Turkish composer, educator, and performer Egemen Kesikli strives to promote diversity in contemporary music. His composition catalogue varies from orchestral pieces and concertos to alternative chamber works featuring traditional folk instruments and unconventional ensemble formations. Egemen received his Doctorate in Composition from the University of Colorado Boulder and his Master’s from the University of Texas at Austin, and his mentors have included Carter Pann, Timothy Mahr, Sonia Seeman, Donald Grantham, and Guher & Suher Pekinel.

A multi-disciplinary artist, Egemen has collaborated with numerous musicians, visual artists, writers, and dancers, and his music has been heard at classical and folk music festivals, concert halls, bars and taverns. He received honors and recognition from ASCAP, Beethoven Club, and the Minnesota Music Educators Association, among others. Collaborations include his concertino for tap dancer and large orchestra, Horon, which was premiered by the renowned percussive dancer Max Pollak in Ontario under John Morris Russell’s baton and has since been performed multiple times in Canada and the United States with Pollak as soloist. His string quartet Pulse, written for and premiered by the Altius Quartet, was recorded by the Playground Ensemble for CPR Classical and featured in the contemporary music podcast series, “Centennial Sounds” on NPR. Egemen’s recent commissions include The [Black]Outs (poem by Steffan Triplett) for the Playground Ensemble, Weltschmerz for the Pro Musica Chamber Orchestra, Concerto for Soprano Saxophone & Concert Band for Kurt Claussen and the St. Olaf Band, and The Logical Conclusion for Leslee Smucker, which was premiered in Rapallo, Italy, and later recorded for Smucker’s critically-acclaimed solo classical album, Personae.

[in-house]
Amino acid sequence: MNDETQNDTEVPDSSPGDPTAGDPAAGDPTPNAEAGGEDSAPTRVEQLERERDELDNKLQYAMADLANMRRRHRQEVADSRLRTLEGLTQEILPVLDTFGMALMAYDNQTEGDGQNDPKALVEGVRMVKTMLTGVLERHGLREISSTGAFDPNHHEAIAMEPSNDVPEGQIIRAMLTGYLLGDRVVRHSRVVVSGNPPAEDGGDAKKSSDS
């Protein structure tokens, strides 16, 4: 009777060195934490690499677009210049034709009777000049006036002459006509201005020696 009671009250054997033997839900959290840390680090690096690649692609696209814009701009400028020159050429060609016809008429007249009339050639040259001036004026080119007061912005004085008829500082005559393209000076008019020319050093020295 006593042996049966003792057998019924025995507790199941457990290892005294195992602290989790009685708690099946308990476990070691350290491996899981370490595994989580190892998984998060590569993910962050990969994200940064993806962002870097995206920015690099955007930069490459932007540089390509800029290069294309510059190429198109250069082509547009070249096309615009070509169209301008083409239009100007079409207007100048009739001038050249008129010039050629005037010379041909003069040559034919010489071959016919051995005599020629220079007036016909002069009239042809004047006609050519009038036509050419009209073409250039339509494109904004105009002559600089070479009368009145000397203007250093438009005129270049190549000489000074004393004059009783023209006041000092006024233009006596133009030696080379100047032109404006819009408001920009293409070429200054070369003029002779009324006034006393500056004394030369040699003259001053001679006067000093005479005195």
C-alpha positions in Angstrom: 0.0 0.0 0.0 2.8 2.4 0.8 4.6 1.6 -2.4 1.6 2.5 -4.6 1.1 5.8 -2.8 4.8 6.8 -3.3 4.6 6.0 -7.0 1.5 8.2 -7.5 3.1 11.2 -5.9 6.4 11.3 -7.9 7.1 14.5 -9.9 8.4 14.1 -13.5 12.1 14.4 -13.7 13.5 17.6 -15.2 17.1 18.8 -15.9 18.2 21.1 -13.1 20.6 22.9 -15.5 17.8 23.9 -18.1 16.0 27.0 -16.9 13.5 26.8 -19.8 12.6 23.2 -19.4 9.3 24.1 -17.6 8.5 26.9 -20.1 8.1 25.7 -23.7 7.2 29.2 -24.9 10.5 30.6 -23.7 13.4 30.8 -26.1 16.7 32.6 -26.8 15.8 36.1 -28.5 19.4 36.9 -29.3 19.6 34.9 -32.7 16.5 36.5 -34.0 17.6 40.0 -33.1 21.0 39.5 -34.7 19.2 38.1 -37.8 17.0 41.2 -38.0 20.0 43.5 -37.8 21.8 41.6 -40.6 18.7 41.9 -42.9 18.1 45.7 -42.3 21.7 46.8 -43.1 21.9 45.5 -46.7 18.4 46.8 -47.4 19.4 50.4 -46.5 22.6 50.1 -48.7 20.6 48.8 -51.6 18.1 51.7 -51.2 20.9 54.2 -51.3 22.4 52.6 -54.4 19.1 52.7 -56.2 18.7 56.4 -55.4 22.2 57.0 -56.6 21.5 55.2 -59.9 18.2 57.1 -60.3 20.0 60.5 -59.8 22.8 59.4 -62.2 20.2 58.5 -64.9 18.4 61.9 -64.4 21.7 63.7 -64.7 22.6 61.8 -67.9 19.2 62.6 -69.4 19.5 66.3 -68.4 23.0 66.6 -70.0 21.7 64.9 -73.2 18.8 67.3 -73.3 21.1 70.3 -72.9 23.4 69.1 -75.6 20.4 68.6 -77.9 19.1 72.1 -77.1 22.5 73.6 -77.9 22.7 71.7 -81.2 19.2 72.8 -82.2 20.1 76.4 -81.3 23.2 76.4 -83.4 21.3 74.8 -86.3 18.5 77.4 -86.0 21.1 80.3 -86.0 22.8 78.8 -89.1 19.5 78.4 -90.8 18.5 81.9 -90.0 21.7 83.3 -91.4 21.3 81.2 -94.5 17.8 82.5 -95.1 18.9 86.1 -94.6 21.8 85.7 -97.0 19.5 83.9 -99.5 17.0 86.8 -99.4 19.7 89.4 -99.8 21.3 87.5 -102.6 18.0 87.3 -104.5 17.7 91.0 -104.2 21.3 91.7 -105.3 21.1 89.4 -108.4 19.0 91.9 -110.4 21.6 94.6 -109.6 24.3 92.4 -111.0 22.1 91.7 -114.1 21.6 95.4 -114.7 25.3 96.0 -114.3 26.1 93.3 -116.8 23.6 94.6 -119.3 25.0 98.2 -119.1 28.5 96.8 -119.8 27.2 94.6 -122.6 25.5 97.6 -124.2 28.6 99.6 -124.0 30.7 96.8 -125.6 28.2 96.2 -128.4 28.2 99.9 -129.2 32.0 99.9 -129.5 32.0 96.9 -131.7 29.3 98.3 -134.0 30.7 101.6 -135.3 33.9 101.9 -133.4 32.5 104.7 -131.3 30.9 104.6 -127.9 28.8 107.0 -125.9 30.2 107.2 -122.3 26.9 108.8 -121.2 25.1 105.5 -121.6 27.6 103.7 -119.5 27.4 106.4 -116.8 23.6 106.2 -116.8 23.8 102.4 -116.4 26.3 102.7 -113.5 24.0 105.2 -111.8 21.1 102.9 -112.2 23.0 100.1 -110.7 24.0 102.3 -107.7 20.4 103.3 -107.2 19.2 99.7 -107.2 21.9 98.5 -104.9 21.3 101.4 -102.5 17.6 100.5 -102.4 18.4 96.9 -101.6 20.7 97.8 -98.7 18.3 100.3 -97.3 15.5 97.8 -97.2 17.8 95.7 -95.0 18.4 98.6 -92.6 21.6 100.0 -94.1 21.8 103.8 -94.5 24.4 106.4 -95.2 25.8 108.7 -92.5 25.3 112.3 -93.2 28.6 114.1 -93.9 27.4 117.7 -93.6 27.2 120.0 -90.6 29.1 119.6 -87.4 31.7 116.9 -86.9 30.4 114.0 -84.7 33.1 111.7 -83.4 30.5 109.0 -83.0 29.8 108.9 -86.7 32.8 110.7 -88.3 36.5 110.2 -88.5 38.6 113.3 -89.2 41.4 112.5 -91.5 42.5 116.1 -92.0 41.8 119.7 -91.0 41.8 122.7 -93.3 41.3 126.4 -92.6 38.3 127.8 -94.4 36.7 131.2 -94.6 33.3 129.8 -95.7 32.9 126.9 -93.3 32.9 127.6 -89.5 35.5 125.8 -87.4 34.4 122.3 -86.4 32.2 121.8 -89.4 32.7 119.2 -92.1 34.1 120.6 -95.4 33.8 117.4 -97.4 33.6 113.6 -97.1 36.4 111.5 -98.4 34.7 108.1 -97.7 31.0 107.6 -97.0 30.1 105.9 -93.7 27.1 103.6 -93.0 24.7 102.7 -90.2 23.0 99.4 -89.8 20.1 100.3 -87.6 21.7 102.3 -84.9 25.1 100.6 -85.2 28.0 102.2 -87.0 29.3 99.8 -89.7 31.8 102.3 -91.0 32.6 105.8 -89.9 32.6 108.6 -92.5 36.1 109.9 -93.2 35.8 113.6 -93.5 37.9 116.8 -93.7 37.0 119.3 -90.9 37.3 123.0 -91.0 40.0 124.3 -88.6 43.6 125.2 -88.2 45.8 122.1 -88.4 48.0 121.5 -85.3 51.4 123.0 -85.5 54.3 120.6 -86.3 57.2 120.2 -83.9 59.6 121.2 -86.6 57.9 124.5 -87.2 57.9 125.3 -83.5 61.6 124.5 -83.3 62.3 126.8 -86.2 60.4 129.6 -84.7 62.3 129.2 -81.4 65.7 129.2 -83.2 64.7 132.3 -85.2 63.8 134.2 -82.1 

Along with composing, Egemen performs actively as a conductor and multi-instrumentalist and has premiered many of his own compositions. He recently performed his Red for Turkish string instrument cumbus, fixed media, and live electronics, at the 360° Digital Dome Theater at Fort Collins Museum of Science and Technology; and his Mandra for oud and orchestra has been performed multiple times by various collegiate ensembles with Egemen as soloist, most recently by the Hope Jazz Arts Collective in Michigan. As conductor, Egemen made his debut with the St. Olaf Band, premiering his The Emperor for concert band, and has since guest-conducted various large and chamber ensembles featuring his music. His Breathless for solo flute, shakuhachi, and flute orchestra, commissioned by the acclaimed flutist Christina Jennings and the CU Boulder Flute Department, was recently premiered under Egemen’s baton by Jennings and a large ensemble of over forty flutists in Colorado, and performed again at the National Flute Association Convention in Chicago. Egemen has studied conducting in the US with Timothy Mahr, Steven Amundson, and Robert Carnochan, as well with Mete Sakpinar in Istanbul and with Wolfgang Harrer in Vienna.

Egemen Kesikli currently holds the position of Instructor of Music Theory and Composition at Colorado State University. When he is not composing, performing, or teaching, he enjoys cooking and collaborating on various arts projects with his family.